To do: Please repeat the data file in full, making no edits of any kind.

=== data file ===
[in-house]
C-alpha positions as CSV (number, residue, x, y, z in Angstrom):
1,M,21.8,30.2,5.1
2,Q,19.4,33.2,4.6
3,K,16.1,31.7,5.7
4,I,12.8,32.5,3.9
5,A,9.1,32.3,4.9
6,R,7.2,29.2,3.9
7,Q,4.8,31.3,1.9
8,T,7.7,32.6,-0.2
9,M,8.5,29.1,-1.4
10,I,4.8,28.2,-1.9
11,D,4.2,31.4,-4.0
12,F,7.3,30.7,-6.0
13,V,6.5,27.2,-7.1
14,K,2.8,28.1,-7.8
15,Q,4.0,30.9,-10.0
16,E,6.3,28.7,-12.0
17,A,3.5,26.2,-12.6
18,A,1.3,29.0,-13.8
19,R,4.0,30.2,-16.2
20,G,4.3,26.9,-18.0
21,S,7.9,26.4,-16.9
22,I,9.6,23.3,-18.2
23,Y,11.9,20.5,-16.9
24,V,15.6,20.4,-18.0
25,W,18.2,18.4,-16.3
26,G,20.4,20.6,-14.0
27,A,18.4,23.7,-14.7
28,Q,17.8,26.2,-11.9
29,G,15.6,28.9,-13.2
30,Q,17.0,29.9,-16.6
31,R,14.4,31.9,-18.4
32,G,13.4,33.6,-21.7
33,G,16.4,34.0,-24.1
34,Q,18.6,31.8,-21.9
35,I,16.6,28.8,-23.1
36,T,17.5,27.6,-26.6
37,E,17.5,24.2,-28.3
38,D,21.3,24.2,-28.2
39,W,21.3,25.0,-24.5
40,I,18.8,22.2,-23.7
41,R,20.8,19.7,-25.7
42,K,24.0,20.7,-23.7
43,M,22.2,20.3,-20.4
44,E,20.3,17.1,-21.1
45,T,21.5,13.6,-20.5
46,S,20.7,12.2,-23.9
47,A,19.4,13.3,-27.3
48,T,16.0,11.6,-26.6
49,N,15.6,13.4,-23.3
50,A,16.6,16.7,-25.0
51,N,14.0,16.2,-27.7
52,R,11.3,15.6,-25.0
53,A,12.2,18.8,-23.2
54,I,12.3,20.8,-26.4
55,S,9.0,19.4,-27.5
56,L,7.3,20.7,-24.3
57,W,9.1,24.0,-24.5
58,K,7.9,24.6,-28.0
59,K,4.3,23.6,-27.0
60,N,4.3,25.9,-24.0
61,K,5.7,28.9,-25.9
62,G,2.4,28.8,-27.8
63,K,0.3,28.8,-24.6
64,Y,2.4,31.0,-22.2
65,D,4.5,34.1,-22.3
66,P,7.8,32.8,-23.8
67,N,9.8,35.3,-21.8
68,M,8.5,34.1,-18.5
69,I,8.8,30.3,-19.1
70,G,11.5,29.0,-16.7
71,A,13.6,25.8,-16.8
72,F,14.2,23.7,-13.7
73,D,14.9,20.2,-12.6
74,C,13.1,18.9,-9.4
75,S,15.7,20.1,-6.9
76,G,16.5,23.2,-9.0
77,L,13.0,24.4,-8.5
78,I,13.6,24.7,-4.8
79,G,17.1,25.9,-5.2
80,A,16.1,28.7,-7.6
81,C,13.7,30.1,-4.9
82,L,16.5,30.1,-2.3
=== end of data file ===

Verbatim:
[in-house]
C-alpha positions as CSV (number, residue, x, y, z in Angstrom):
1,M,21.8,30.2,5.1
2,Q,19.4,33.2,4.6
3,K,16.1,31.7,5.7
4,I,12.8,32.5,3.9
5,A,9.1,32.3,4.9
6,R,7.2,29.2,3.9
7,Q,4.8,31.3,1.9
8,T,7.7,32.6,-0.2
9,M,8.5,29.1,-1.4
10,I,4.8,28.2,-1.9
11,D,4.2,31.4,-4.0
12,F,7.3,30.7,-6.0
13,V,6.5,27.2,-7.1
14,K,2.8,28.1,-7.8
15,Q,4.0,30.9,-10.0
16,E,6.3,28.7,-12.0
17,A,3.5,26.2,-12.6
18,A,1.3,29.0,-13.8
19,R,4.0,30.2,-16.2
20,G,4.3,26.9,-18.0
21,S,7.9,26.4,-16.9
22,I,9.6,23.3,-18.2
23,Y,11.9,20.5,-16.9
24,V,15.6,20.4,-18.0
25,W,18.2,18.4,-16.3
26,G,20.4,20.6,-14.0
27,A,18.4,23.7,-14.7
28,Q,17.8,26.2,-11.9
29,G,15.6,28.9,-13.2
30,Q,17.0,29.9,-16.6
31,R,14.4,31.9,-18.4
32,G,13.4,33.6,-21.7
33,G,16.4,34.0,-24.1
34,Q,18.6,31.8,-21.9
35,I,16.6,28.8,-23.1
36,T,17.5,27.6,-26.6
37,E,17.5,24.2,-28.3
38,D,21.3,24.2,-28.2
39,W,21.3,25.0,-24.5
40,I,18.8,22.2,-23.7
41,R,20.8,19.7,-25.7
42,K,24.0,20.7,-23.7
43,M,22.2,20.3,-20.4
44,E,20.3,17.1,-21.1
45,T,21.5,13.6,-20.5
46,S,20.7,12.2,-23.9
47,A,19.4,13.3,-27.3
48,T,16.0,11.6,-26.6
49,N,15.6,13.4,-23.3
50,A,16.6,16.7,-25.0
51,N,14.0,16.2,-27.7
52,R,11.3,15.6,-25.0
53,A,12.2,18.8,-23.2
54,I,12.3,20.8,-26.4
55,S,9.0,19.4,-27.5
56,L,7.3,20.7,-24.3
57,W,9.1,24.0,-24.5
58,K,7.9,24.6,-28.0
59,K,4.3,23.6,-27.0
60,N,4.3,25.9,-24.0
61,K,5.7,28.9,-25.9
62,G,2.4,28.8,-27.8
63,K,0.3,28.8,-24.6
64,Y,2.4,31.0,-22.2
65,D,4.5,34.1,-22.3
66,P,7.8,32.8,-23.8
67,N,9.8,35.3,-21.8
68,M,8.5,34.1,-18.5
69,I,8.8,30.3,-19.1
70,G,11.5,29.0,-16.7
71,A,13.6,25.8,-16.8
72,F,14.2,23.7,-13.7
73,D,14.9,20.2,-12.6
74,C,13.1,18.9,-9.4
75,S,15.7,20.1,-6.9
76,G,16.5,23.2,-9.0
77,L,13.0,24.4,-8.5
78,I,13.6,24.7,-4.8
79,G,17.1,25.9,-5.2
80,A,16.1,28.7,-7.6
81,C,13.7,30.1,-4.9
82,L,16.5,30.1,-2.3